Equally important, dividend-paying stocks are not bond substitutes. And like all equities, income-oriented fare responds well to stronger economic growth and poorly to recessions.
And you don’t have to take our word for it. Check out this graph tracking the annual change in the yield on 10-year US Treasury notes and the total returns generated by a range of dividend-paying industries and security classes.
Over the 21 years covered in our graph, the benchmark yield has declined on 12 occasions and increased in nine instances. When the yield on 10-year US Treasury notes increased on a year-over-year basis, all the equity indexes in our study posted a gain in six instances.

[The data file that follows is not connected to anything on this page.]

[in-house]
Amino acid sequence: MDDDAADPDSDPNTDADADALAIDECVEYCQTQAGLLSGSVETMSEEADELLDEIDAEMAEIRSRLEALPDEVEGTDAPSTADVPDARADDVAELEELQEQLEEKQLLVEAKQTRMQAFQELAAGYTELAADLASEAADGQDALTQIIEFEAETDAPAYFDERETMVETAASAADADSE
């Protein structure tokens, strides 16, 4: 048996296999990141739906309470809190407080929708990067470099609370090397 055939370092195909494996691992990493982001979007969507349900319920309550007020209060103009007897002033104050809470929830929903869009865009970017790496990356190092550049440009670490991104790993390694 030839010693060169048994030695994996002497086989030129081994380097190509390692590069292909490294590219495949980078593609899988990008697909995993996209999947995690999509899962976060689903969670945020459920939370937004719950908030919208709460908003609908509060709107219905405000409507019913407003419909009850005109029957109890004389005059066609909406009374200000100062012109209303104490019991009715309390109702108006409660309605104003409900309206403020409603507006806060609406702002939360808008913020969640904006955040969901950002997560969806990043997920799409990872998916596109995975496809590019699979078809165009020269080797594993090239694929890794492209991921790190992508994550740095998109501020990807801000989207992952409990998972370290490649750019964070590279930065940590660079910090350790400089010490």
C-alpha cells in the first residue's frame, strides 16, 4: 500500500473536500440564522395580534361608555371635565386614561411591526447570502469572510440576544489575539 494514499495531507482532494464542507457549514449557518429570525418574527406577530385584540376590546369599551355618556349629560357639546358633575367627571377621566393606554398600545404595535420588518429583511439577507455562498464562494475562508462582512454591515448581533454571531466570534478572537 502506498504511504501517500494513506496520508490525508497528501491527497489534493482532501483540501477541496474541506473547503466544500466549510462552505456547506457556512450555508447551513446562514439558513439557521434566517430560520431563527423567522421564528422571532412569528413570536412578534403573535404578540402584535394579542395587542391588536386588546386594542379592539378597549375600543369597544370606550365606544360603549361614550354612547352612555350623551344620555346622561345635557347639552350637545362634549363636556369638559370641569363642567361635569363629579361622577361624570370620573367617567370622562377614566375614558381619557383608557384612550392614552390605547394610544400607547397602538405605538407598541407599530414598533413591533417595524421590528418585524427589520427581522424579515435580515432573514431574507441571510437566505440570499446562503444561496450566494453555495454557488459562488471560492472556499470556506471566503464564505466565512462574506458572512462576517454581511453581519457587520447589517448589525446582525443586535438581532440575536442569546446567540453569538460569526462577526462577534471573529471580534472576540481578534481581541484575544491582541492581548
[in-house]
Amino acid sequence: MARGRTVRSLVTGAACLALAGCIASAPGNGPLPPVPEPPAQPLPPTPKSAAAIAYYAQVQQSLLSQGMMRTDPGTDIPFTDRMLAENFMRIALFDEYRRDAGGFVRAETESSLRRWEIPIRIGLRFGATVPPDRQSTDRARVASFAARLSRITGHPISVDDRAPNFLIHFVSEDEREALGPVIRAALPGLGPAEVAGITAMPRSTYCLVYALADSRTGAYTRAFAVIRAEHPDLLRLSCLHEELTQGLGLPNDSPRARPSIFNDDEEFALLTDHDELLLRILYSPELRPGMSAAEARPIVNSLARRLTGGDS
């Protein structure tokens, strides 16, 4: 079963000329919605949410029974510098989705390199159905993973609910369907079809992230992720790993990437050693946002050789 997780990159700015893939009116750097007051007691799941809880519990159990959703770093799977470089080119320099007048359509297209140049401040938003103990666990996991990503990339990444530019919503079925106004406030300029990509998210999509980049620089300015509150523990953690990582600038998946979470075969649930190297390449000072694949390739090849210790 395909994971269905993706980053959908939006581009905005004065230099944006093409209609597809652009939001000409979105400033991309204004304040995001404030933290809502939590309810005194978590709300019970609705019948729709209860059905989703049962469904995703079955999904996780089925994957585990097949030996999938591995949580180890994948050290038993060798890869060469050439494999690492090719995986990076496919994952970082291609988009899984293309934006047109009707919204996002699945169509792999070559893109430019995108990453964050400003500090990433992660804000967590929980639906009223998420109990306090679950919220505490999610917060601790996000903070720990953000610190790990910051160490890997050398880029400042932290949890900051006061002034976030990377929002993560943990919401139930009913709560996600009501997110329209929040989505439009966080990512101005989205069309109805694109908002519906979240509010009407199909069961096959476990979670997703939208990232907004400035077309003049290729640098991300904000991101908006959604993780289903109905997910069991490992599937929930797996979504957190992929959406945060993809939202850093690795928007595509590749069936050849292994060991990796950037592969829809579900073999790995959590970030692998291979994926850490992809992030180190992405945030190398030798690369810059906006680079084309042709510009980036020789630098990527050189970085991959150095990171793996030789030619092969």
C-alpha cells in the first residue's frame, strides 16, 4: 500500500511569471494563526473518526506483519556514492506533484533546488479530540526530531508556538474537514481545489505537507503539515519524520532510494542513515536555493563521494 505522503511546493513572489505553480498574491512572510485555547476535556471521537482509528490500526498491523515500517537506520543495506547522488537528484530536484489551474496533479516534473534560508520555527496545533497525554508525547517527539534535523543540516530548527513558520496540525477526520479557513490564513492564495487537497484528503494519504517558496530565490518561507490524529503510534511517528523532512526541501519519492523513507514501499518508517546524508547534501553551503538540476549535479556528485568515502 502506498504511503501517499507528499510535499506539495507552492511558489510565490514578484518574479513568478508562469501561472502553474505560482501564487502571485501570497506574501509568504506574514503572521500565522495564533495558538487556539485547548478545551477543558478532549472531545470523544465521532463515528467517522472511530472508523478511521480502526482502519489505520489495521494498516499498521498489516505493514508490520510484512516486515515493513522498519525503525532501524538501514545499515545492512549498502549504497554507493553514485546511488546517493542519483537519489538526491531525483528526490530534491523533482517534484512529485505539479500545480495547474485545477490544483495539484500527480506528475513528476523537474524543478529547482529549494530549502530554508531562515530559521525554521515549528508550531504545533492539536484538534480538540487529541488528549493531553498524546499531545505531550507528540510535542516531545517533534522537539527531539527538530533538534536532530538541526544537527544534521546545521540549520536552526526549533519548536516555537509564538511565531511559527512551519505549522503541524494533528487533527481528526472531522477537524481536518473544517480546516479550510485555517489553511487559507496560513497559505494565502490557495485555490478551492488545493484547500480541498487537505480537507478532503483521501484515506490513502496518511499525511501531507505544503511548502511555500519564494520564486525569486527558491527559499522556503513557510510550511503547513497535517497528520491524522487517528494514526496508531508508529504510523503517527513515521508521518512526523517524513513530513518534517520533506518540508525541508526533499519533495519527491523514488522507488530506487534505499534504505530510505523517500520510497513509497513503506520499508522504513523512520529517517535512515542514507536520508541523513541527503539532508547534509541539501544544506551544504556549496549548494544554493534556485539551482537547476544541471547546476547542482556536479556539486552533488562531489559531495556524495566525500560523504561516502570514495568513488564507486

Only in 1994 did all four stock indexes decline in value when the yield on 10-year US government bonds declined. And that year was marked by fears that deregulation would destabilize the utility and telecommunications sectors.
Yields on 10-year US Treasury notes plummeted in 2008, but a severe contraction in the US economy sent shares of dividend-paying companies spiraling lower.
This year has ushered in the second-largest increase in Treasury yields in 21 years. Nevertheless, all four equity indexes included in our studies have generated a positive year-to-date return.
Bottom Line: These dividend-paying stocks haven’t tracked interest rates over the past 21 years. Instead, the health of the economy appears to be a much more meaningful driver for these stocks.